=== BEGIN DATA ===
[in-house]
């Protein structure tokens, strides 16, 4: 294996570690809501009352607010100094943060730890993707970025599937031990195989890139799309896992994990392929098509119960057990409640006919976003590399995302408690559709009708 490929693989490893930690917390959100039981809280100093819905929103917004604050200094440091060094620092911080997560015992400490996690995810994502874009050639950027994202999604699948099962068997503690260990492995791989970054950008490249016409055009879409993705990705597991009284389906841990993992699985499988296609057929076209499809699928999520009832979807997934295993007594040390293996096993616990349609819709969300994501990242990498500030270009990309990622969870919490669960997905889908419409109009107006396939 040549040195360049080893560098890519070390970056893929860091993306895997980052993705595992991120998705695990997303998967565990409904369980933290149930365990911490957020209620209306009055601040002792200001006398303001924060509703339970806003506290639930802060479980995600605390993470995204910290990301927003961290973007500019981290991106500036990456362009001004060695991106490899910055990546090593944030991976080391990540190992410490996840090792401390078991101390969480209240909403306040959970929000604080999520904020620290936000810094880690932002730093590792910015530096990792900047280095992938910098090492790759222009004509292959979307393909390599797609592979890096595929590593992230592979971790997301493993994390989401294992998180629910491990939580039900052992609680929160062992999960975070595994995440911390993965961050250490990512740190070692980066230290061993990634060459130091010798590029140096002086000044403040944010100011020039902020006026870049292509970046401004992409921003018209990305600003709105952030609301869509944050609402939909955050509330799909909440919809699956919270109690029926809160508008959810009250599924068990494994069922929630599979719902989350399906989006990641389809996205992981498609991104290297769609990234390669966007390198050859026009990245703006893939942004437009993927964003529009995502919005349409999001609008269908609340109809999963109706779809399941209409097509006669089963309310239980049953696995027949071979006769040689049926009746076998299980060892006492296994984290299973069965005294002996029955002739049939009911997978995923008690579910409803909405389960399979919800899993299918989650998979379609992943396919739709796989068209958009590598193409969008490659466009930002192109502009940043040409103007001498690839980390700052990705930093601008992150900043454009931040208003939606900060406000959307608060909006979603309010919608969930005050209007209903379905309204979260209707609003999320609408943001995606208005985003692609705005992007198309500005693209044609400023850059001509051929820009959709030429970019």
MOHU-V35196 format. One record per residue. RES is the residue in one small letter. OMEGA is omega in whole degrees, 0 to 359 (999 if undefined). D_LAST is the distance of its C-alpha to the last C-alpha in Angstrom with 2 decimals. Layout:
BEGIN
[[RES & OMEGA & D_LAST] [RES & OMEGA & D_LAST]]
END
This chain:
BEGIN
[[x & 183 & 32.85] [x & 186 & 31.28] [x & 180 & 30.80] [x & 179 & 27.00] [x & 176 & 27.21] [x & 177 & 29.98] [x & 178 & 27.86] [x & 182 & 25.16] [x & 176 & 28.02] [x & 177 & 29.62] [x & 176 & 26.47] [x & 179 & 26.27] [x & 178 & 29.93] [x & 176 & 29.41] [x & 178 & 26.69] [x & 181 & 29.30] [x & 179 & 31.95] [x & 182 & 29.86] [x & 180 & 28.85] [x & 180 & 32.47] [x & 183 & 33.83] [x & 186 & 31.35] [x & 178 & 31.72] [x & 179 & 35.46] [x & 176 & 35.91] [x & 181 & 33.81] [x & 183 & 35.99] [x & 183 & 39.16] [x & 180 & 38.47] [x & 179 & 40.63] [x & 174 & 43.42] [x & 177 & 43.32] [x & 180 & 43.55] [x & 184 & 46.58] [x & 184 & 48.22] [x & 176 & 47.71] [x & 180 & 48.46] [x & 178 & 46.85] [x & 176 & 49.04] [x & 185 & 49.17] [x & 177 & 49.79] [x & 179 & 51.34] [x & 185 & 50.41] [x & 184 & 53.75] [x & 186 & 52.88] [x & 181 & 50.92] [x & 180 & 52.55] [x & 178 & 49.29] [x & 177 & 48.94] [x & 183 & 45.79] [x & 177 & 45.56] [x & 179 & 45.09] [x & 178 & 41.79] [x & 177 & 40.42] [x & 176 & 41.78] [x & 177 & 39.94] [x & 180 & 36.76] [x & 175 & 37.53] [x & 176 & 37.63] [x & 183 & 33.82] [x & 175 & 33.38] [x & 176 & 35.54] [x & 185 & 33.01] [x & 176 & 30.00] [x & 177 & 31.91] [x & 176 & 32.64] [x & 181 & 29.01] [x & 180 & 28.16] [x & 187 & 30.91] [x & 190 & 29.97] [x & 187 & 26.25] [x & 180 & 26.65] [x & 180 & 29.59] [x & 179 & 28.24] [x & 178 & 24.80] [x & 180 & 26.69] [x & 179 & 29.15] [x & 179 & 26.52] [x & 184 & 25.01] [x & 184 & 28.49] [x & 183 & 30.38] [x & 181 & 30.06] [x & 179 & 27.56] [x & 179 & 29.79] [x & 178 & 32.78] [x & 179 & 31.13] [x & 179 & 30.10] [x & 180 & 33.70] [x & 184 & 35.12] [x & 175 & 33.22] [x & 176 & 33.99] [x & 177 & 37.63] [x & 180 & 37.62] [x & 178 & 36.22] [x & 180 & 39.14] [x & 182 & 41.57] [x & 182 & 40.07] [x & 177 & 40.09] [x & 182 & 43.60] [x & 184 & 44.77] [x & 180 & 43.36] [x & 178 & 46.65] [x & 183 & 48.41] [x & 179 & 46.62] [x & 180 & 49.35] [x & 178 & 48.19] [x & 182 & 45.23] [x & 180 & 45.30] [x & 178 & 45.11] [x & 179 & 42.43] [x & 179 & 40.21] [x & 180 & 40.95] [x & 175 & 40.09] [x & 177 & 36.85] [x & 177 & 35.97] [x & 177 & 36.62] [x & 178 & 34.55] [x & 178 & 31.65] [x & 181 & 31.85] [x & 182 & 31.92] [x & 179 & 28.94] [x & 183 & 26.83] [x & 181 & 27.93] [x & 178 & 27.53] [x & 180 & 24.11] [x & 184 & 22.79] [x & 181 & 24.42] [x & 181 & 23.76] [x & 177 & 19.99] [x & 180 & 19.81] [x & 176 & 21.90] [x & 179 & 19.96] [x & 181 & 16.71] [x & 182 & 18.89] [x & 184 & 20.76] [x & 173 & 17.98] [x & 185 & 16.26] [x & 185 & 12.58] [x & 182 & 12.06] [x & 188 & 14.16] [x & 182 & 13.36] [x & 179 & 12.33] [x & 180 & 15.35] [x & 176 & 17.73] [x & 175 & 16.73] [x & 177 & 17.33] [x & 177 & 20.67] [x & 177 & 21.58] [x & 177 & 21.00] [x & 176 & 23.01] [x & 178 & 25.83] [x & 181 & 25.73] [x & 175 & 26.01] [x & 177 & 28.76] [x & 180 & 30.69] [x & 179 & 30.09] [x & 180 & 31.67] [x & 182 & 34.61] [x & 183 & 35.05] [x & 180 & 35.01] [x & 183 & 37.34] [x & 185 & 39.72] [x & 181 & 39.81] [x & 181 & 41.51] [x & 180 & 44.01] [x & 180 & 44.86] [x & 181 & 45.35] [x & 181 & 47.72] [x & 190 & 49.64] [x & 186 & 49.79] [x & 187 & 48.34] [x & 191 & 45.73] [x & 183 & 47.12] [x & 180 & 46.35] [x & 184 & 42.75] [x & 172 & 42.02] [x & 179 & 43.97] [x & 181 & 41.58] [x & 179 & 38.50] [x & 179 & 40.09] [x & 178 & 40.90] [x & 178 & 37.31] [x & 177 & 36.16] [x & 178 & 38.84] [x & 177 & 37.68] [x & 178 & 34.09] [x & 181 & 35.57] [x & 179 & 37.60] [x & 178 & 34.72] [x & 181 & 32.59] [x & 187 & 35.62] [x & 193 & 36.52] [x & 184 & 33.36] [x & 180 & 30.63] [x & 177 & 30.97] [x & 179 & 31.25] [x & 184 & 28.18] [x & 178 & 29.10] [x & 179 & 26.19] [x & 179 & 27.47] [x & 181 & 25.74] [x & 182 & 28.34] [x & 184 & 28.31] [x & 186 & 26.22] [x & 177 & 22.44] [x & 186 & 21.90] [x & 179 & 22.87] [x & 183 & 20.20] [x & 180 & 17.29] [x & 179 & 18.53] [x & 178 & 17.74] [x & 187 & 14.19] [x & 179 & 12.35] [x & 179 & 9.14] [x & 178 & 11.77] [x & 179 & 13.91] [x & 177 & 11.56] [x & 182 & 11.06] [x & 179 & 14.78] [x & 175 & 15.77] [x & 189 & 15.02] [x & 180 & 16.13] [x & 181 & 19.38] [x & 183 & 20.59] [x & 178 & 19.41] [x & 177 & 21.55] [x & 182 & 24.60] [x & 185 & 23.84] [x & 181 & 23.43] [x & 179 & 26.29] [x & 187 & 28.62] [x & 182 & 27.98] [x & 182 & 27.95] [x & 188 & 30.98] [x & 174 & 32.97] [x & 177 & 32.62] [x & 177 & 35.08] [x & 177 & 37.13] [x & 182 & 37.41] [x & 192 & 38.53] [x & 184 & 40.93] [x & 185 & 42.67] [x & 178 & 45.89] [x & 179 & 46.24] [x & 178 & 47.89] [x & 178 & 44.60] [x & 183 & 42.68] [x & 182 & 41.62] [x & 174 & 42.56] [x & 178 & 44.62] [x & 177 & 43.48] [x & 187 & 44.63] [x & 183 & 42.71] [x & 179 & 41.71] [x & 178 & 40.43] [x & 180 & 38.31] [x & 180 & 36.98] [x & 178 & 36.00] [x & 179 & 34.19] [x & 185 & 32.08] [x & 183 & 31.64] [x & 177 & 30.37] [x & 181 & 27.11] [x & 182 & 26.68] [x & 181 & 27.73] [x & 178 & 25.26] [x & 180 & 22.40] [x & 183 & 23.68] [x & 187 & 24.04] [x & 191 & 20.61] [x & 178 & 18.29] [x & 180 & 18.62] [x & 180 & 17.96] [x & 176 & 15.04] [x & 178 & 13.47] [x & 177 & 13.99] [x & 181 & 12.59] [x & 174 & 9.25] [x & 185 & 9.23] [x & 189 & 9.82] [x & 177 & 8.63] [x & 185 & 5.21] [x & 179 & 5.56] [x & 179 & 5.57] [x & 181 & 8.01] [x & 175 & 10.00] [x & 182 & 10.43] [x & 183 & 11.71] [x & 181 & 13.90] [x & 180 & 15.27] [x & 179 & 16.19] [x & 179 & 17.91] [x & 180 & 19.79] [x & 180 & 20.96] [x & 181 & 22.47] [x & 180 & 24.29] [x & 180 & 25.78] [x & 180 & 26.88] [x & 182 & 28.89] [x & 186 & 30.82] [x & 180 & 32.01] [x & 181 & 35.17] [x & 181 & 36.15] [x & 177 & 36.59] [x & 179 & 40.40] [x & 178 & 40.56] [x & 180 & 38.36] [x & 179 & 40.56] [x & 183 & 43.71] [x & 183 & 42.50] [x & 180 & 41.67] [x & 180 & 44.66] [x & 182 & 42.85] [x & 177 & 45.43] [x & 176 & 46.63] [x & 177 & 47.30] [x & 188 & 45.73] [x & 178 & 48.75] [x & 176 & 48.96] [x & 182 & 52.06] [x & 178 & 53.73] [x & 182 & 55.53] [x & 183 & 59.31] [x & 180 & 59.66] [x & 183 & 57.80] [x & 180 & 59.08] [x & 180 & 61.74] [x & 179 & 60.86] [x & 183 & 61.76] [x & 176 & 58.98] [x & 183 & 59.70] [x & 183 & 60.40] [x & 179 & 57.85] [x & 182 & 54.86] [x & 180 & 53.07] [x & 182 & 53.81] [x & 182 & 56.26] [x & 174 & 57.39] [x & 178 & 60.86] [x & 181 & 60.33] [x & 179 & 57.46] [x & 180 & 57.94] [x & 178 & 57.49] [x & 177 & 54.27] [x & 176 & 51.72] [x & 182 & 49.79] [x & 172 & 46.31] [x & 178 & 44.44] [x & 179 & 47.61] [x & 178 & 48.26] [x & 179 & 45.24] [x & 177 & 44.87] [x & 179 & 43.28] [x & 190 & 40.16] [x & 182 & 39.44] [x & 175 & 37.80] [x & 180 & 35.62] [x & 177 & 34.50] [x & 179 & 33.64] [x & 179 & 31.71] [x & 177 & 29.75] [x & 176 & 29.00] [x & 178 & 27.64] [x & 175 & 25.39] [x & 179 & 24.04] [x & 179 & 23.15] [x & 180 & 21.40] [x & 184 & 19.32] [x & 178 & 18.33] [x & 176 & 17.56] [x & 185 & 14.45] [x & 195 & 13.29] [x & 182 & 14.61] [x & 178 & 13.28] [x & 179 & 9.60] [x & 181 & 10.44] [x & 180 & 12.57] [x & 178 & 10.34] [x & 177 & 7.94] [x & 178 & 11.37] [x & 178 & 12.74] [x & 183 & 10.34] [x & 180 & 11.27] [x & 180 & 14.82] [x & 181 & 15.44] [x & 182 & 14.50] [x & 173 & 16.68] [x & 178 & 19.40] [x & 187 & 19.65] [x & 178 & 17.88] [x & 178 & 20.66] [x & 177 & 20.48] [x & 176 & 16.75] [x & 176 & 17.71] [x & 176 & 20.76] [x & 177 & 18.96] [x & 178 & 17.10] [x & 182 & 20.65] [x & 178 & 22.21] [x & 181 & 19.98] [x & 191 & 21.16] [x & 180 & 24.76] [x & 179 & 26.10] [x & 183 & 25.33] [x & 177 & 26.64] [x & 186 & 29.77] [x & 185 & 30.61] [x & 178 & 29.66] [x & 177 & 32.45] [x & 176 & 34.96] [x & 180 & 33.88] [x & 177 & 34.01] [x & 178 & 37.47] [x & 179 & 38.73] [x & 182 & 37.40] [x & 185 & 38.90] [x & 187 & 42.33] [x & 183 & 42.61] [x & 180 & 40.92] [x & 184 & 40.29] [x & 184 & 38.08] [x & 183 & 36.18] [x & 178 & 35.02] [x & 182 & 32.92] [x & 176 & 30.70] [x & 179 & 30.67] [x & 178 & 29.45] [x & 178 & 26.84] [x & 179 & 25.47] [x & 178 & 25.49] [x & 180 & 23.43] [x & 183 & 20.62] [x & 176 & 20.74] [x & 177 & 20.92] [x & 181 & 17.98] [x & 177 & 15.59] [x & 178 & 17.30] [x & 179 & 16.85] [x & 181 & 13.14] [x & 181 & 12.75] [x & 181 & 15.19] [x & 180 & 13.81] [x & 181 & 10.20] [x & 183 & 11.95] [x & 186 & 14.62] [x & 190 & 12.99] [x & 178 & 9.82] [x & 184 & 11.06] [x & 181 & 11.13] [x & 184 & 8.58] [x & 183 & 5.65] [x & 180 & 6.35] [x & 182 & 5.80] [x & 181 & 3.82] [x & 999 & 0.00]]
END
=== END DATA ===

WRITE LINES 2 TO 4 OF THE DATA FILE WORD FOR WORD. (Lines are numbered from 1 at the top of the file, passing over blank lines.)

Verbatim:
């Protein structure tokens, strides 16, 4: 294996570690809501009352607010100094943060730890993707970025599937031990195989890139799309896992994990392929098509119960057990409640006919976003590399995302408690559709009708 490929693989490893930690917390959100039981809280100093819905929103917004604050200094440091060094620092911080997560015992400490996690995810994502874009050639950027994202999604699948099962068997503690260990492995791989970054950008490249016409055009879409993705990705597991009284389906841990993992699985499988296609057929076209499809699928999520009832979807997934295993007594040390293996096993616990349609819709969300994501990242990498500030270009990309990622969870919490669960997905889908419409109009107006396939 040549040195360049080893560098890519070390970056893929860091993306895997980052993705595992991120998705695990997303998967565990409904369980933290149930365990911490957020209620209306009055601040002792200001006398303001924060509703339970806003506290639930802060479980995600605390993470995204910290990301927003961290973007500019981290991106500036990456362009001004060695991106490899910055990546090593944030991976080391990540190992410490996840090792401390078991101390969480209240909403306040959970929000604080999520904020620290936000810094880690932002730093590792910015530096990792900047280095992938910098090492790759222009004509292959979307393909390599797609592979890096595929590593992230592979971790997301493993994390989401294992998180629910491990939580039900052992609680929160062992999960975070595994995440911390993965961050250490990512740190070692980066230290061993990634060459130091010798590029140096002086000044403040944010100011020039902020006026870049292509970046401004992409921003018209990305600003709105952030609301869509944050609402939909955050509330799909909440919809699956919270109690029926809160508008959810009250599924068990494994069922929630599979719902989350399906989006990641389809996205992981498609991104290297769609990234390669966007390198050859026009990245703006893939942004437009993927964003529009995502919005349409999001609008269908609340109809999963109706779809399941209409097509006669089963309310239980049953696995027949071979006769040689049926009746076998299980060892006492296994984290299973069965005294002996029955002739049939009911997978995923008690579910409803909405389960399979919800899993299918989650998979379609992943396919739709796989068209958009590598193409969008490659466009930002192109502009940043040409103007001498690839980390700052990705930093601008992150900043454009931040208003939606900060406000959307608060909006979603309010919608969930005050209007209903379905309204979260209707609003999320609408943001995606208005985003692609705005992007198309500005693209044609400023850059001509051929820009959709030429970019």
MOHU-V35196 format. One record per residue. RES is the residue in one small letter. OMEGA is omega in whole degrees, 0 to 359 (999 if undefined). D_LAST is the distance of its C-alpha to the last C-alpha in Angstrom with 2 decimals. Layout:
BEGIN